Share price discounts to net asset value have narrowed dramatically over recent years and are now increasingly vulnerable to market downturns.
Share price discounts to net asset value have narrowed dramatically over recent years and are now increasingly vulnerable to market downturns
Investment trusts have had a great run over the past 10 years. The MSCI World index gained 195 per cent over the period, and many investment trusts performed even better.
The weighted average net asset value total return (NAVTR) for the sector (excluding 3i and venture capital trusts) was 205.6 per cent, and the weighted average share price total return (SPTR) was more impressive still at 236 per cent, according to Association of Investment Companies figures to 29 July 2018.
There is disagreement as to why the sector has outperformed both the MSCI index and the average for open-ended companies since the global financial crisis.
Factors mentioned include sector composition (the closed-ended sector’s greater ability to invest in smaller companies and to take a long-term view, for example), the effect of gearing into a rising market, skilful management under the watchful eye of well-informed boards, and the impact of extensive share buybacks at sizeable discounts, especially in the first years of the past decade.
However, there can be no quibbling about why the sector’s 10-year SPTR has been better than its NAVTR. It is self-evidently a consequence of discount tightening.
The average discount for the closed-ended sector excluding private equity, hedge funds and direct property funds was around 9 per cent in mid-2008, approached 14 per cent in March 2009 and then tightened progressively to around 3.5 per cent in early 2016.
It widened to 8 per cent following the Brexit vote and Donald Trump’s election as US president. However, it has fallen back to low single fi gures as indices – including the FTSE 100 – have kept hitting new highs.
As the table below – Sector discounts and 1-yr ranges – shows, this has been particularly evident in equity sectors such as global growth, Japan and UK smaller companies, where average discounts ended July close to 1, 4 and 9 per cent respectively.
As a result, their 10-year weighted average SPTRs have been 20, 16 and 17 per cent better than their average 10-year NAVTRs.
In contrast, global emerging market trusts have seen relatively poor 10-year NAV returns exacerbated by widening discounts, and therefore even more disappointing SPTRs.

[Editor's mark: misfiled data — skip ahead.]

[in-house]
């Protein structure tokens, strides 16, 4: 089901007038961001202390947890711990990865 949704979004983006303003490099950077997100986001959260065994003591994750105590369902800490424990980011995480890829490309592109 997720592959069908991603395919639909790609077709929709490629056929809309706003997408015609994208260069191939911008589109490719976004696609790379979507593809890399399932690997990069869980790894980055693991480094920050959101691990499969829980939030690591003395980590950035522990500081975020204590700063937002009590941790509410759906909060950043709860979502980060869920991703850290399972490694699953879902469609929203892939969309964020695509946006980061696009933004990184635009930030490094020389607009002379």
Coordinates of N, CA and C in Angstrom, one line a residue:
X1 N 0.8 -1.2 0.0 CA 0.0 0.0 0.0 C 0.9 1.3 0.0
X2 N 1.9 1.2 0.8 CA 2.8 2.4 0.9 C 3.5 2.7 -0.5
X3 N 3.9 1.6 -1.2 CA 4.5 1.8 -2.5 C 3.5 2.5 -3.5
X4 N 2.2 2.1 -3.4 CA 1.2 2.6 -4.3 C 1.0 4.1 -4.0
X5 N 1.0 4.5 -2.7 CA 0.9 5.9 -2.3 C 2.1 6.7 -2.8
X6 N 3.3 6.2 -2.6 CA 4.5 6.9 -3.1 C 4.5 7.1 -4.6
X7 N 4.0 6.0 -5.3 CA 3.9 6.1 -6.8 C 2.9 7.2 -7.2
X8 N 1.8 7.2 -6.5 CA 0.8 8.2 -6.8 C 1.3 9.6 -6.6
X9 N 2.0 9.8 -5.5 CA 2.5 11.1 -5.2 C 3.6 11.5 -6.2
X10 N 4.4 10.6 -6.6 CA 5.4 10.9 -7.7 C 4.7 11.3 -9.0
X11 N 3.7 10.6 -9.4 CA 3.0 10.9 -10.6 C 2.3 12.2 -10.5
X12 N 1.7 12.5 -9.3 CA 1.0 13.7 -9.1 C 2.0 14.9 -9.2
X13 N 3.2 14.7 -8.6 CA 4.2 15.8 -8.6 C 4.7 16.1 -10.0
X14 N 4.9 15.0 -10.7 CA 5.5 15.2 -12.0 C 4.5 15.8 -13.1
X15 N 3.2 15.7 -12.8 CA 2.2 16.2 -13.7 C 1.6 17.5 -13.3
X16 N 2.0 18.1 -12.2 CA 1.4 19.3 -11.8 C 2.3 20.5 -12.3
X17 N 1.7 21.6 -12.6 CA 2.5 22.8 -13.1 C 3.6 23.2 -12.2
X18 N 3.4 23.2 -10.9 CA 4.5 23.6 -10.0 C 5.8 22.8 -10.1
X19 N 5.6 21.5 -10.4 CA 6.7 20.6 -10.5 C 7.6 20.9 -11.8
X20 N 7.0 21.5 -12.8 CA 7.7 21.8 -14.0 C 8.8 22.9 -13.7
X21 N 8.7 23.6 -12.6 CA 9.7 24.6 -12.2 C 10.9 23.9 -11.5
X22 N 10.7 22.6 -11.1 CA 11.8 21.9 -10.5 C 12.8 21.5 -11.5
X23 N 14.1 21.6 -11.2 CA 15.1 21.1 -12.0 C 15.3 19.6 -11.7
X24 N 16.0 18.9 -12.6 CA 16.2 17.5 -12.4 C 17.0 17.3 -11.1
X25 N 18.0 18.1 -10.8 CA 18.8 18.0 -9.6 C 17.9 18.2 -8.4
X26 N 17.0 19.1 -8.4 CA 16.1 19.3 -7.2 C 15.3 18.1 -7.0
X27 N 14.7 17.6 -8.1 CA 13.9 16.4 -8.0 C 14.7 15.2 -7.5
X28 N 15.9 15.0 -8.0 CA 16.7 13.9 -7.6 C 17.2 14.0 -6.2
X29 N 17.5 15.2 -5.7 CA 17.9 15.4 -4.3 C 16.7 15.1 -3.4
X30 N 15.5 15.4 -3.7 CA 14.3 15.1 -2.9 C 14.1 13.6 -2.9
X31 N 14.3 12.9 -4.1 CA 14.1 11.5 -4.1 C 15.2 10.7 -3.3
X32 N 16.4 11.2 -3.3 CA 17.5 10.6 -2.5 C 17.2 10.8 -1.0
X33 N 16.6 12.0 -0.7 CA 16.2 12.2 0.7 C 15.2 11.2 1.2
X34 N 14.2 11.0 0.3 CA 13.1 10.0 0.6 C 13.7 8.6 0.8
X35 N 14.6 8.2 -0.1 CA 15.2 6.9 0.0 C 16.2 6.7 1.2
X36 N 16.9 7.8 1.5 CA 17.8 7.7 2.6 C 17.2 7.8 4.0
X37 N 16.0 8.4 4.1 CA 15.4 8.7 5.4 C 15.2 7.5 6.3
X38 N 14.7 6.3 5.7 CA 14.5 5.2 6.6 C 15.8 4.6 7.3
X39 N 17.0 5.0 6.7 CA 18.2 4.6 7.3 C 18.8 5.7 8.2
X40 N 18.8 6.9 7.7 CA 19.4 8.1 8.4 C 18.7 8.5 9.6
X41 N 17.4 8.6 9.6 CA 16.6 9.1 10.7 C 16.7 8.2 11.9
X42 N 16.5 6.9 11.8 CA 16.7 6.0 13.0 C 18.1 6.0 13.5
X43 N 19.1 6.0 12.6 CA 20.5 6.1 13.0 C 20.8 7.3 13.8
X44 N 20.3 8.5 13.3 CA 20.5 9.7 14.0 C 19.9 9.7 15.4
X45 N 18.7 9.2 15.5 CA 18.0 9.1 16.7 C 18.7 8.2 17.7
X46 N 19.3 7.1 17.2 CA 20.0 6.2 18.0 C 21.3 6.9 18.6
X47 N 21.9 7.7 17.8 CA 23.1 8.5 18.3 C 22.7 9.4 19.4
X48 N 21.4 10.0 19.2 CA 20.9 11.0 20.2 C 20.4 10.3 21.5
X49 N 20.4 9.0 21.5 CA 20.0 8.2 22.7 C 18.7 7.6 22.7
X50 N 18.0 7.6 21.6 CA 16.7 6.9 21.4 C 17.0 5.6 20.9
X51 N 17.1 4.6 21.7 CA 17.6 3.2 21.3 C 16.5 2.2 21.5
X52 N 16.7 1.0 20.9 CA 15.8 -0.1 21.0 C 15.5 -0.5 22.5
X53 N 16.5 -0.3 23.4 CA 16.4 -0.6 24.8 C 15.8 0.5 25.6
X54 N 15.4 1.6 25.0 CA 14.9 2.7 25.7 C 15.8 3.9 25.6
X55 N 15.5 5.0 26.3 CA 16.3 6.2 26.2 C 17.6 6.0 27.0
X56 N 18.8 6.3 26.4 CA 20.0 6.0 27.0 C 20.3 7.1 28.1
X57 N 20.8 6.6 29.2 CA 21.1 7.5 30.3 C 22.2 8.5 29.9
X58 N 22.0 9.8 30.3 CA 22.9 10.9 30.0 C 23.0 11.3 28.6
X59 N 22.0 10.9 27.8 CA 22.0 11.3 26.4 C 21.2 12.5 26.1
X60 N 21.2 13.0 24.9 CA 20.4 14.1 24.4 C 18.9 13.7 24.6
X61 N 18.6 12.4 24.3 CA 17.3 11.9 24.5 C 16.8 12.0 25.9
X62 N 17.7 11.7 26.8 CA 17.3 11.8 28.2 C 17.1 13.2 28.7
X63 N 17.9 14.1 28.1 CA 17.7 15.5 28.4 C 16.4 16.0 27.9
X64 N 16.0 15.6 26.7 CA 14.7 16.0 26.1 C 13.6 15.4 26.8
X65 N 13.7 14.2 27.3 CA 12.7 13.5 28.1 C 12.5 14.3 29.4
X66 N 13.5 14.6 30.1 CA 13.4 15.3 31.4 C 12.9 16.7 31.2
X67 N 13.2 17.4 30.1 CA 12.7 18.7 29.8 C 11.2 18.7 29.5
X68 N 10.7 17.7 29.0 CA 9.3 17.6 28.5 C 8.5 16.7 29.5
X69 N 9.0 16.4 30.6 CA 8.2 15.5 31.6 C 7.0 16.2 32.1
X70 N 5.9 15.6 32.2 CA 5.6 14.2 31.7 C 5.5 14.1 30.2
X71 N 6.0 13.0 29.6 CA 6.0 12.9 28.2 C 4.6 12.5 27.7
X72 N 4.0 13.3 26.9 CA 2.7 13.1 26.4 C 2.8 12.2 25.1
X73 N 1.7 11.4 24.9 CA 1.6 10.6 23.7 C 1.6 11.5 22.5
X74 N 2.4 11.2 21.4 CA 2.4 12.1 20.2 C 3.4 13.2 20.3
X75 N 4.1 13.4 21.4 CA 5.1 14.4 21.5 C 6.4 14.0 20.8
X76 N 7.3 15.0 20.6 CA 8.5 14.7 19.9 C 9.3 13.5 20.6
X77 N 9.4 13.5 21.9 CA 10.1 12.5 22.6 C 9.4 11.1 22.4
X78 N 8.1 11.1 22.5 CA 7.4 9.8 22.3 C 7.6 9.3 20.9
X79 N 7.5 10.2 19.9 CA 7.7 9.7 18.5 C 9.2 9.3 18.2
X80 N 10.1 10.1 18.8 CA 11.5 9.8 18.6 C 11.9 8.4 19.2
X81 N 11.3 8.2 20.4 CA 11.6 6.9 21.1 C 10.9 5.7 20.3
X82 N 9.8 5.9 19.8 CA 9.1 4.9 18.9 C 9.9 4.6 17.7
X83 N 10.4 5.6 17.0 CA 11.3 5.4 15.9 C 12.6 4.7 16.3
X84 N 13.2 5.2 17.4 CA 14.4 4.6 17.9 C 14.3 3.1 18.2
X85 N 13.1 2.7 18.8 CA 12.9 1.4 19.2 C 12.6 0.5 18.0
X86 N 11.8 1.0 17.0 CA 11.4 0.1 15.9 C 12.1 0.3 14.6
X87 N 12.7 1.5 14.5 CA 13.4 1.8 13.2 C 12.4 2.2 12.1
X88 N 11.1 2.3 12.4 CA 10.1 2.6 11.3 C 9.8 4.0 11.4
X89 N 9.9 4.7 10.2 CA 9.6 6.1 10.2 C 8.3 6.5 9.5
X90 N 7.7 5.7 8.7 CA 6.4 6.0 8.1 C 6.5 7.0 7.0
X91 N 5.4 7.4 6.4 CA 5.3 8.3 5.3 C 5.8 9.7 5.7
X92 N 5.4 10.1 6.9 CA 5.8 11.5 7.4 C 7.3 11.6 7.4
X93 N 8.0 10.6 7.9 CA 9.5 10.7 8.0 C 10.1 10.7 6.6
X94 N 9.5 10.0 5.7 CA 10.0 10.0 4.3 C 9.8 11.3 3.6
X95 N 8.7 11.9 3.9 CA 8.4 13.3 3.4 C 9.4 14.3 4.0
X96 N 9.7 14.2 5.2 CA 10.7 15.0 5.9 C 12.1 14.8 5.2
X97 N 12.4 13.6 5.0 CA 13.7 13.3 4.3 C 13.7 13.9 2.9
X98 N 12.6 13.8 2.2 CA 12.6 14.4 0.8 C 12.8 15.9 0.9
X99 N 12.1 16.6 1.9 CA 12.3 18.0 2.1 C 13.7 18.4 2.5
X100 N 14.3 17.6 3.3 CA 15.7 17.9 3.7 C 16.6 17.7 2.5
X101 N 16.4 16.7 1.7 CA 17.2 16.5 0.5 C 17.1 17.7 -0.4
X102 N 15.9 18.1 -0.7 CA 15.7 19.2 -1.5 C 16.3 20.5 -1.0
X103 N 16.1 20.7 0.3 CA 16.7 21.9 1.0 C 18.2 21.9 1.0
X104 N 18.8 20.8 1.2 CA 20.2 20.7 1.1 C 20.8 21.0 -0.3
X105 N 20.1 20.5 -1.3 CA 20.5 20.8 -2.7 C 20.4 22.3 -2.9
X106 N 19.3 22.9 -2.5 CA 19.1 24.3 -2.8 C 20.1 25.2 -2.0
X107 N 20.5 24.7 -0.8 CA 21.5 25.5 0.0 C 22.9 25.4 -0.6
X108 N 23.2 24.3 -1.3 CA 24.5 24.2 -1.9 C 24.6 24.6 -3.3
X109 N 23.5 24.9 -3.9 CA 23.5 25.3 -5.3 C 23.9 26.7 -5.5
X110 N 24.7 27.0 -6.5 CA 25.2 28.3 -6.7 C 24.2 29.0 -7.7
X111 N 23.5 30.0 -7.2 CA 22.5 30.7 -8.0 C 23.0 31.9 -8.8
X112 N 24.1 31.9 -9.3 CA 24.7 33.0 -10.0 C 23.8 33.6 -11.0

In some non-equity sectors the contraction in discounts compared with 10 years ago has been even more marked, with private equity trusts recovering from extreme discounts in the wake of the financial crisis, while direct UK property trusts and especially UK property specialists have in many cases moved to premium ratings.
As a result, their relatively dull 10-year average SPTRs have been significantly boosted.
So where do we go from here? With the average discount having tightened so much, there must be more downside than upside, as has already been evident in sectors considered vulnerable to a US-led trade war: average discounts on European trusts and country specialists in Asia Pacific have recently fallen back to 6.5 and 13 per cent respectively.
If there is a steep and generalised sell-off on the scale widely predicted by such perennial bears as Peter Spiller at Capital Gearing trust and Robin Angus at Personal Assets trust, discounts in many other sectors are liable to follow suit.
Add in a fall in NAVs, in some cases exacerbated by gearing into a falling market, and share price setbacks in the worst-affected trusts could be very painful. So investors who suspect the long bull market is riding for a fall should consider their options.
Jean Matterson has extensive experience of the sector, initially as a fund manager and subsequently as chief investment officer at Rossie House Investment Management and as a director at BlackRock Throgmorton, Capital Gearing and Pacific Horizon Investment Trust. She thinks discounts could stretch to double figures if markets start falling with no bottom in sight.
Around 40 investment trusts are committed to using share buybacks to defend stated discount targets, mostly of between zero and 10 per cent. Matterson thinks this may help support their shares in a crisis, particularly if, like Mid Wynd International, they have been conscientious in fulfilling their discount control promises.